Grace's Guide

British Industrial History

Grace's Guide is the leading source of historical information on industry and manufacturing in Britain. This web publication contains 143,881 pages of information and 230,109 images on early companies, their products and the people who designed and built them.

Difference between revisions of "Category:Bridges of Bath"

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Bath's most distinctive example is Pulteney Bridge, having shops along its full length.
 
Bath's most distinctive example is Pulteney Bridge, having shops along its full length.
  
Also see category: Bridges and Viaducts
+
Also see categories: Bridges and Viaducts, Cast Iron Arch Bridges
  
 
== See Also ==
 
== See Also ==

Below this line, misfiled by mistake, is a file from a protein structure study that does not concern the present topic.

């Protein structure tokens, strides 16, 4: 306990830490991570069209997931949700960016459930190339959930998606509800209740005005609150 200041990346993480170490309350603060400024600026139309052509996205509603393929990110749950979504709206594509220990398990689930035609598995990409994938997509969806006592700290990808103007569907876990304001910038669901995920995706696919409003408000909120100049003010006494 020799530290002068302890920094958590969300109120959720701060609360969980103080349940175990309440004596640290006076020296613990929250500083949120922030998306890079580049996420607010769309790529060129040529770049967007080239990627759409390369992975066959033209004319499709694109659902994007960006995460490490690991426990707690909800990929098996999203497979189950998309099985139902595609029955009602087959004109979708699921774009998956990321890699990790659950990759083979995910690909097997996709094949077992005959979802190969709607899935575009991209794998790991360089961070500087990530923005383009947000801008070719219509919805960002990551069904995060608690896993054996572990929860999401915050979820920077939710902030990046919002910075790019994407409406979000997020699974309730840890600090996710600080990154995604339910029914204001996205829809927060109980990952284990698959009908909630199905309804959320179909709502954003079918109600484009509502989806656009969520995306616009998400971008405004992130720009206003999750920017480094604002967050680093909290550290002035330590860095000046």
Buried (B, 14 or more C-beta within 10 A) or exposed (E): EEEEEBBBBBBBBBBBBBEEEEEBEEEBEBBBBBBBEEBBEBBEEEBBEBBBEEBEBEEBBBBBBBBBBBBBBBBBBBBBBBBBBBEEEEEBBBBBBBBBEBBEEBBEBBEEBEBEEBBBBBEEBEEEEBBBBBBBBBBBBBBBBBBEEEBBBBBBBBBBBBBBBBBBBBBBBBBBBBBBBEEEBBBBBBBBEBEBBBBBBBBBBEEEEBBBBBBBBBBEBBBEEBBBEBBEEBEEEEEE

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[[Category: Town - Bath]]
 
[[Category: Town - Bath]]
 
[[Category: Civil Engineering]]
 
[[Category: Civil Engineering]]
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[[Category: Bridges and Viaducts]]

Latest revision as of 12:26, 21 February 2018

All cities have bridges. The earliest ones were built to cross rivers. Later came the railways. Most bridges demanded a considerable amount of ingenuity and skill in their setting out and construction, but familiarity invariably renders them practically invisible to most residents, taken for granted until they cause a nuisance, or until they are brought out of obscurity by cleaning or by new paintwork.

In general, many bridges over rivers in cities cannot be appreciated because of the lack of riverside viewpoints. However, Bath has the advantage of towpaths along the River Avon and Kennet and Avon Canal.

Bath's most distinctive example is Pulteney Bridge, having shops along its full length.

Also see categories: Bridges and Viaducts, Cast Iron Arch Bridges

See Also

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